Decline of Importance
Though the Museum opened to great fanfare and initial success, it soon fell into a downward spiral from which it would never truly recover. While Schomburgk remained Director, the Museum prospered. In 1882, twelve busts of prominent scientists were installed, and in 1884 a large ceremony was held to inaugurate the hanging of an official portrait of Schomburgk above the interior entrance to the Museum. His international network of scientific and botanical contacts ensured a constant stream of new material. In 1886, after obtaining almost 2000 specimens left over from the Adelaide Jubilee Exhibition, the Museum harboured over 8000 items. Among the public’s favourites were toxicological specimens like deadly arrow poison of the Macusis of British Guiana, as well as a piece of mummy-cloth from the British Museum. It even contained a piece of wood purportedly from Julius Caesar’s 56BCE bridge across the Rhine. Even as late as 1890, significant new shipments of items would make the newspapers, whose articles praised Schomburgk’s vision, demonstrating the continued public relevance of the Museum. Praise was offered for the fact that Schomburgk’s scientific connections meant that the South Australian Government was never required to pay for items beyond freight charges.
Yet, the death of Schomburgk in 1891 coincided with an economic downturn in South Australia, and the new Director Holtze began a pivot away from scientific learning and more towards public leisure and recreation. The final shipment of new specimens arrived from Kew in 1893, after which almost no new items were received by the Museum. While he did not dismantle the Herbarium officially, Holtze did not share Schomburgk’s enthusiasm for the project, and thus allowed the majority of these original specimens to vanish or be destroyed.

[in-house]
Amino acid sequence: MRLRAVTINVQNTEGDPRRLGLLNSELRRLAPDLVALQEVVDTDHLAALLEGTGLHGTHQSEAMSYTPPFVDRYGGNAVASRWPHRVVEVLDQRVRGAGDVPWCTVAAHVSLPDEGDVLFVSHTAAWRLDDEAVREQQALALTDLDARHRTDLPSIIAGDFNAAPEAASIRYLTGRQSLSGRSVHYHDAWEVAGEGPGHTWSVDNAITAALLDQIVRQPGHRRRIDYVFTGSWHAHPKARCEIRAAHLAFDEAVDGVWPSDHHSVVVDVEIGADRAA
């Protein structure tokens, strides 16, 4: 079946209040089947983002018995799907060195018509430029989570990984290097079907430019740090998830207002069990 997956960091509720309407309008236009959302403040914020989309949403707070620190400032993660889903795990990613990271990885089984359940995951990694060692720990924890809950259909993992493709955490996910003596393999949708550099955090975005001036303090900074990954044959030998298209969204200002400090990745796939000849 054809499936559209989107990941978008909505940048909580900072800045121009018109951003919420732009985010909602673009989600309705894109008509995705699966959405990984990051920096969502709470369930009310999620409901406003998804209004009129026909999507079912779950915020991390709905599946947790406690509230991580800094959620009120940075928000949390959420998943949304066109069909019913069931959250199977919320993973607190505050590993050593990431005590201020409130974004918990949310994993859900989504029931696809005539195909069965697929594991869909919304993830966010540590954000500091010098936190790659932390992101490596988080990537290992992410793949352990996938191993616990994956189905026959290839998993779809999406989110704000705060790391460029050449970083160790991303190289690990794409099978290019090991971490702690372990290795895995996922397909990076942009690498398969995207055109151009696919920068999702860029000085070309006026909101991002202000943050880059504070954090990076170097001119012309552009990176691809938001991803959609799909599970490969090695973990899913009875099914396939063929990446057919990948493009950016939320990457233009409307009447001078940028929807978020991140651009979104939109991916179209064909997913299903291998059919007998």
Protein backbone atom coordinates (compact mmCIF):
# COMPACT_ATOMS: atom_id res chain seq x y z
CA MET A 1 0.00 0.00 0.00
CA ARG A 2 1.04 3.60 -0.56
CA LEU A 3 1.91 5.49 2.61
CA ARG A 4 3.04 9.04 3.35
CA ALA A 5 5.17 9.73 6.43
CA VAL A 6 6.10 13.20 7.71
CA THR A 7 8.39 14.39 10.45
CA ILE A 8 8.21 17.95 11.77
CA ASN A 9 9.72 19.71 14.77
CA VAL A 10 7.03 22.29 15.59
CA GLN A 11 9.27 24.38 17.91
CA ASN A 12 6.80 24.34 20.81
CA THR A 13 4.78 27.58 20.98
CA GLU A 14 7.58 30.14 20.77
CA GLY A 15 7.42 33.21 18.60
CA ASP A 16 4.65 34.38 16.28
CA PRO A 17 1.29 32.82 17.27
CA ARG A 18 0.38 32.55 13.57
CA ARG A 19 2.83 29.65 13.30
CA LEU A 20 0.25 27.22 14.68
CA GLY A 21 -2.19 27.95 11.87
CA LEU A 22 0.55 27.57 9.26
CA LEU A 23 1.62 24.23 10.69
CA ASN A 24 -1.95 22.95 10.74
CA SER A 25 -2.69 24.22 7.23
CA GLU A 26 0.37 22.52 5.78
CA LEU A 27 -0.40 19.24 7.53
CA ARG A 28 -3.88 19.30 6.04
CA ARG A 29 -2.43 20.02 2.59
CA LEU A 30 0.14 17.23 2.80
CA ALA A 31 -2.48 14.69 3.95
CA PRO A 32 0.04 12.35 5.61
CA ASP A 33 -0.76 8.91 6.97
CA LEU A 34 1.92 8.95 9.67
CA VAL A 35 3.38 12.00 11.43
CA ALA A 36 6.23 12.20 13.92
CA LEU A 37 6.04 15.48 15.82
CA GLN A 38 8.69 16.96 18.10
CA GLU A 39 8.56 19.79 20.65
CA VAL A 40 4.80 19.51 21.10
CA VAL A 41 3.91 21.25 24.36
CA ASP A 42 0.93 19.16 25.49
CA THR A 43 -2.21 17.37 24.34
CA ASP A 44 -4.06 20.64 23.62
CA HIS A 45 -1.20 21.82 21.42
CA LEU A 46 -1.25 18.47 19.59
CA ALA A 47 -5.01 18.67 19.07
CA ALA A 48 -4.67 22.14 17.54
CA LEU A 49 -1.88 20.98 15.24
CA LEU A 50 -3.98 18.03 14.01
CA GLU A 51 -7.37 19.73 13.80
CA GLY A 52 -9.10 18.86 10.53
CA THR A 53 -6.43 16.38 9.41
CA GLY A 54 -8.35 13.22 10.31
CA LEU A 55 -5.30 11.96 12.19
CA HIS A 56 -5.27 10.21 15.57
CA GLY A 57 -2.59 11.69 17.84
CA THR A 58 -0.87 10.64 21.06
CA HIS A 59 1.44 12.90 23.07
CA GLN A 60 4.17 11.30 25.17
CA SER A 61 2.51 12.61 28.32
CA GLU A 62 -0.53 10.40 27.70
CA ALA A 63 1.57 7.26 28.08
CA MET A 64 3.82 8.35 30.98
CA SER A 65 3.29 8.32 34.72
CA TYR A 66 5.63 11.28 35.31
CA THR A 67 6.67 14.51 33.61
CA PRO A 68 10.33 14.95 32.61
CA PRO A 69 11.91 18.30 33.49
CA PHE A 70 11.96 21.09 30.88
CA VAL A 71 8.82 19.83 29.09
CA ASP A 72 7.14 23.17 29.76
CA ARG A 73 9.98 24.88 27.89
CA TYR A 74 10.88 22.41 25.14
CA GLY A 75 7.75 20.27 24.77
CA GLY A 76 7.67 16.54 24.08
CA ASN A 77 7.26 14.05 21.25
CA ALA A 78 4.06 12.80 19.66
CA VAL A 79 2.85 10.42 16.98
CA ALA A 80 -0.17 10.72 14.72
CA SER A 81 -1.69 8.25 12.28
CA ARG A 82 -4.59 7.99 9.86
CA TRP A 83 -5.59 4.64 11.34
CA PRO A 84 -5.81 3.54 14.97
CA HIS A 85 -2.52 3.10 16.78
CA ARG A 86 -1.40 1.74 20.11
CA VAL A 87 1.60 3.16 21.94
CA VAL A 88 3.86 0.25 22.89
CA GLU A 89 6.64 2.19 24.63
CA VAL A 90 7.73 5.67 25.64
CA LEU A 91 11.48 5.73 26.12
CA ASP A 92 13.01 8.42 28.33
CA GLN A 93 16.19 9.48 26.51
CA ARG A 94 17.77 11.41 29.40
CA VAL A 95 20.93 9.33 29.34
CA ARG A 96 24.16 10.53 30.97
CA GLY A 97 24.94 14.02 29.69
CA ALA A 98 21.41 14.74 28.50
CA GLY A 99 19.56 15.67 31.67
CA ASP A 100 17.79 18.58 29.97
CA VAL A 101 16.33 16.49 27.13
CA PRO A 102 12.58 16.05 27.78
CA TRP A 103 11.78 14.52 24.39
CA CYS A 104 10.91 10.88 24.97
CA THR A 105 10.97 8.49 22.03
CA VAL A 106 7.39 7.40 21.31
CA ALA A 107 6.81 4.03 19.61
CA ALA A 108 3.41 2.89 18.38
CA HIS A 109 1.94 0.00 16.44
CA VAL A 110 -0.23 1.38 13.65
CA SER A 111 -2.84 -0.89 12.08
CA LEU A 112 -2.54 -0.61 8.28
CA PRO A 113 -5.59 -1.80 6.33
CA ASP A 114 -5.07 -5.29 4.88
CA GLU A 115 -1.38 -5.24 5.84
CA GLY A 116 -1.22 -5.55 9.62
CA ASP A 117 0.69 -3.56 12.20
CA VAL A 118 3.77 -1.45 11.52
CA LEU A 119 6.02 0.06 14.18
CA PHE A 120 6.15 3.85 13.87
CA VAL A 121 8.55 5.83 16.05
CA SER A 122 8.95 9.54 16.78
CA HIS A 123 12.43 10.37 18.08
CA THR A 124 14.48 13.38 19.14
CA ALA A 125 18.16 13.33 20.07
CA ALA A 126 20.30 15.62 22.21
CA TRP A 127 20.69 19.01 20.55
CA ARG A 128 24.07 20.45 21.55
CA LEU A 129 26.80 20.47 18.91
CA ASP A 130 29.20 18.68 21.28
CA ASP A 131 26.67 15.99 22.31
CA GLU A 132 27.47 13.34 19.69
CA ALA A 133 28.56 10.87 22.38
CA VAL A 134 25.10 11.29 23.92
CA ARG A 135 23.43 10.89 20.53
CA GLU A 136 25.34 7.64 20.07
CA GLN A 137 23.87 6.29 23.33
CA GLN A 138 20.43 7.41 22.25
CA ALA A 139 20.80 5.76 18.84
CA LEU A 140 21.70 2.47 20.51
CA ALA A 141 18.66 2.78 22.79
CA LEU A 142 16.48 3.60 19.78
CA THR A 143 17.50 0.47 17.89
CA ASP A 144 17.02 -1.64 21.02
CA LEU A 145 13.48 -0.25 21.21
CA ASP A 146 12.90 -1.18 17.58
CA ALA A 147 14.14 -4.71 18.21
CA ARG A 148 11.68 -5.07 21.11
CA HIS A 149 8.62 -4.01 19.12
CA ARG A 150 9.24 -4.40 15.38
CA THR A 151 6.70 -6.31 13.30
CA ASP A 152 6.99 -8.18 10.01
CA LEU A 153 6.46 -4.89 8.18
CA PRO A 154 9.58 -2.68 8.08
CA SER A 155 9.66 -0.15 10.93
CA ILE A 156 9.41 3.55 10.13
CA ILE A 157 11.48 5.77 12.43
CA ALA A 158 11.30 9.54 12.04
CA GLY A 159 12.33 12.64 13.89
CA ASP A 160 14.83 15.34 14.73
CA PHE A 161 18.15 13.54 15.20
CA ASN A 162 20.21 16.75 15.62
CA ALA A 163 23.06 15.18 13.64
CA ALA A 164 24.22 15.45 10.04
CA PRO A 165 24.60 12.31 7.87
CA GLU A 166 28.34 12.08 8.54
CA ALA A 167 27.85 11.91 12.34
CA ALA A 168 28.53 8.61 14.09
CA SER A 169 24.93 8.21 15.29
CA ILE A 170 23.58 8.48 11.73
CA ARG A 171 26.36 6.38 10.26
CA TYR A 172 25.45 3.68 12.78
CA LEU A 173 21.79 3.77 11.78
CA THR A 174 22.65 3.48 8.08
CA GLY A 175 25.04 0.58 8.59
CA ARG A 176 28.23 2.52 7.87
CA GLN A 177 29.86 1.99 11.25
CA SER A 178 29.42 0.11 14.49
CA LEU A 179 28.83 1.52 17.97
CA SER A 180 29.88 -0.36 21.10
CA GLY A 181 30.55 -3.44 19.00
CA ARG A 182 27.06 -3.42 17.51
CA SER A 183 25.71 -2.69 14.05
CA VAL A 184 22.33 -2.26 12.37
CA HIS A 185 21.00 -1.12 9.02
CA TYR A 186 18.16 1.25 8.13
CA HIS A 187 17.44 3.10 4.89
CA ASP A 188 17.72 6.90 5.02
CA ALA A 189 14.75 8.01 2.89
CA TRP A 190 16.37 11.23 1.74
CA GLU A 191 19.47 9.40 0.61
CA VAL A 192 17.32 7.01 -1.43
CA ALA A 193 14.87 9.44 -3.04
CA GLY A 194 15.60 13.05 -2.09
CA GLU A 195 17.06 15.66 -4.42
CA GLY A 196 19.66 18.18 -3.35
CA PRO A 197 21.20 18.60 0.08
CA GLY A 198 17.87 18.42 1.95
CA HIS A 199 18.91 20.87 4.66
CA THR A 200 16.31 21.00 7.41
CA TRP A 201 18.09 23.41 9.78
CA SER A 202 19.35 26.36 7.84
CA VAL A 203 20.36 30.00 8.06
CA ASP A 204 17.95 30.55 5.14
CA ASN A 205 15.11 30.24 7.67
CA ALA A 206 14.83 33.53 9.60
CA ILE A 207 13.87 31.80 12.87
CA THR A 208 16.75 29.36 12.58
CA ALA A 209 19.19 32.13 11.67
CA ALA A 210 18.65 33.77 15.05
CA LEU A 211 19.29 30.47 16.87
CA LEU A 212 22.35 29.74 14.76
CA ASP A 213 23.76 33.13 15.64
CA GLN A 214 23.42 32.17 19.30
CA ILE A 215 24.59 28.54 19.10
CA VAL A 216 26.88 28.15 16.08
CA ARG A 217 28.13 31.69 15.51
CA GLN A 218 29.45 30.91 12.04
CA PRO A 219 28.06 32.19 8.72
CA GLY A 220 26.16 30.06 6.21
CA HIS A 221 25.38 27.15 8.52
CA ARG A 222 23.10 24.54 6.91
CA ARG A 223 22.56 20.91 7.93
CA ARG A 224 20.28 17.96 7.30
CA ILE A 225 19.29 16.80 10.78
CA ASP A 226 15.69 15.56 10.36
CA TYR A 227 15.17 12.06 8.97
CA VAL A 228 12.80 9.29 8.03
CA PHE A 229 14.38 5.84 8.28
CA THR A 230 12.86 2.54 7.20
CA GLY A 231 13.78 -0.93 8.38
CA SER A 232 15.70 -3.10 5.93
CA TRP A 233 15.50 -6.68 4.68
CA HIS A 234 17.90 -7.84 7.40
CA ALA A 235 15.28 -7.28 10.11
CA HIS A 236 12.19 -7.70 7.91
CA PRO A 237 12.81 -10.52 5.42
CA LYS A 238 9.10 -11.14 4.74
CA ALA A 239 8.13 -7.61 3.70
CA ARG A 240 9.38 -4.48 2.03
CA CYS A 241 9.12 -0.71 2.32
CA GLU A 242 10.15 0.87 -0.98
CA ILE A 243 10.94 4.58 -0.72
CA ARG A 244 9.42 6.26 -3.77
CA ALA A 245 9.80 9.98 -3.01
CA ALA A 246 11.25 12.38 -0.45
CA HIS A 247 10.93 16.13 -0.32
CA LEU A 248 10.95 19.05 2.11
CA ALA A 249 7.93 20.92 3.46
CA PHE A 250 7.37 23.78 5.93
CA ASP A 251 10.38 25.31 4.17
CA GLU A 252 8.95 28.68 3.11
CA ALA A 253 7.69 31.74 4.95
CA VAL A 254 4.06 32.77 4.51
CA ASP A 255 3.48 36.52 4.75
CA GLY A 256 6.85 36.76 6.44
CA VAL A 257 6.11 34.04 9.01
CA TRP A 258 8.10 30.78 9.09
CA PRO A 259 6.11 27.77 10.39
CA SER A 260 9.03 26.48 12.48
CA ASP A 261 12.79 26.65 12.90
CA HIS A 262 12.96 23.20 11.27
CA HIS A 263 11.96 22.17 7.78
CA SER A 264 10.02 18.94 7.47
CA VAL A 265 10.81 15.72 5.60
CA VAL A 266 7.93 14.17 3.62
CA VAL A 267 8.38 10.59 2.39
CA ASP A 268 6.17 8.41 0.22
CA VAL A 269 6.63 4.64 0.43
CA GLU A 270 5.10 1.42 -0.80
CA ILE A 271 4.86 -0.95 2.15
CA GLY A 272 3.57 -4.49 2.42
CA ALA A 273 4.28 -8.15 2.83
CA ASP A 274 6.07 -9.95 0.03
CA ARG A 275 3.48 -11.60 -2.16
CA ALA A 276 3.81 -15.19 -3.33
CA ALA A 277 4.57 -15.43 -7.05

By 1938, after decades of public indifference, a newspaper article was able to describe the Museum of Economic Botany as ‘old and neglected’ with exoticised ‘strange treasures within its walls’, stating that almost nobody who visits the Botanic Garden actually enters the building. It declared that it felt almost ‘sacrilegious’ to intrude upon this quaint old relic of a past generation, unneeded now that the University of Adelaide had established itself as the main source of academic botanical expertise. Without adequate funding, the Museum had languished significantly. In 1933, it had granted its entire collection of books to the Public Library Board (now the State Library of South Australia), and in 1940 granted the entire remaining Herbarium collection to the University of Adelaide.